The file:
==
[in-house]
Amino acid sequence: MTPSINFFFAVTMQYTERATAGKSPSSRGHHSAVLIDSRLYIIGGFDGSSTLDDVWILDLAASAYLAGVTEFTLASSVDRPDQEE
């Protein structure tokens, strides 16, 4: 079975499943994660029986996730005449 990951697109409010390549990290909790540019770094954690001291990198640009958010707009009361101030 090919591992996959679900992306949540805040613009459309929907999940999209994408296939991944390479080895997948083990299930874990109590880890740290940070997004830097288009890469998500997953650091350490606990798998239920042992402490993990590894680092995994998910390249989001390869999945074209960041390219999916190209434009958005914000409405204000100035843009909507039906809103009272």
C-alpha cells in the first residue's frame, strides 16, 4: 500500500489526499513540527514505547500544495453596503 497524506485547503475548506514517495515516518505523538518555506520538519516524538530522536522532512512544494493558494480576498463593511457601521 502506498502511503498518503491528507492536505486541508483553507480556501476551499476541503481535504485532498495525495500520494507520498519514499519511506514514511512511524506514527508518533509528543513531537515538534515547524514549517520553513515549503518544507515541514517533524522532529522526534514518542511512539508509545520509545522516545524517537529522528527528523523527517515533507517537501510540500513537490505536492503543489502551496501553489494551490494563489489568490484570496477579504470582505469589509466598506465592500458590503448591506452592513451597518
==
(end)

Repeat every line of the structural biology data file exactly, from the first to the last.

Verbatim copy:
[in-house]
Amino acid sequence: MTPSINFFFAVTMQYTERATAGKSPSSRGHHSAVLIDSRLYIIGGFDGSSTLDDVWILDLAASAYLAGVTEFTLASSVDRPDQEE
């Protein structure tokens, strides 16, 4: 079975499943994660029986996730005449 990951697109409010390549990290909790540019770094954690001291990198640009958010707009009361101030 090919591992996959679900992306949540805040613009459309929907999940999209994408296939991944390479080895997948083990299930874990109590880890740290940070997004830097288009890469998500997953650091350490606990798998239920042992402490993990590894680092995994998910390249989001390869999945074209960041390219999916190209434009958005914000409405204000100035843009909507039906809103009272």
C-alpha cells in the first residue's frame, strides 16, 4: 500500500489526499513540527514505547500544495453596503 497524506485547503475548506514517495515516518505523538518555506520538519516524538530522536522532512512544494493558494480576498463593511457601521 502506498502511503498518503491528507492536505486541508483553507480556501476551499476541503481535504485532498495525495500520494507520498519514499519511506514514511512511524506514527508518533509528543513531537515538534515547524514549517520553513515549503518544507515541514517533524522532529522526534514518542511512539508509545520509545522516545524517537529522528527528523523527517515533507517537501510540500513537490505536492503543489502551496501553489494551490494563489489568490484570496477579504470582505469589509466598506465592500458590503448591506452592513451597518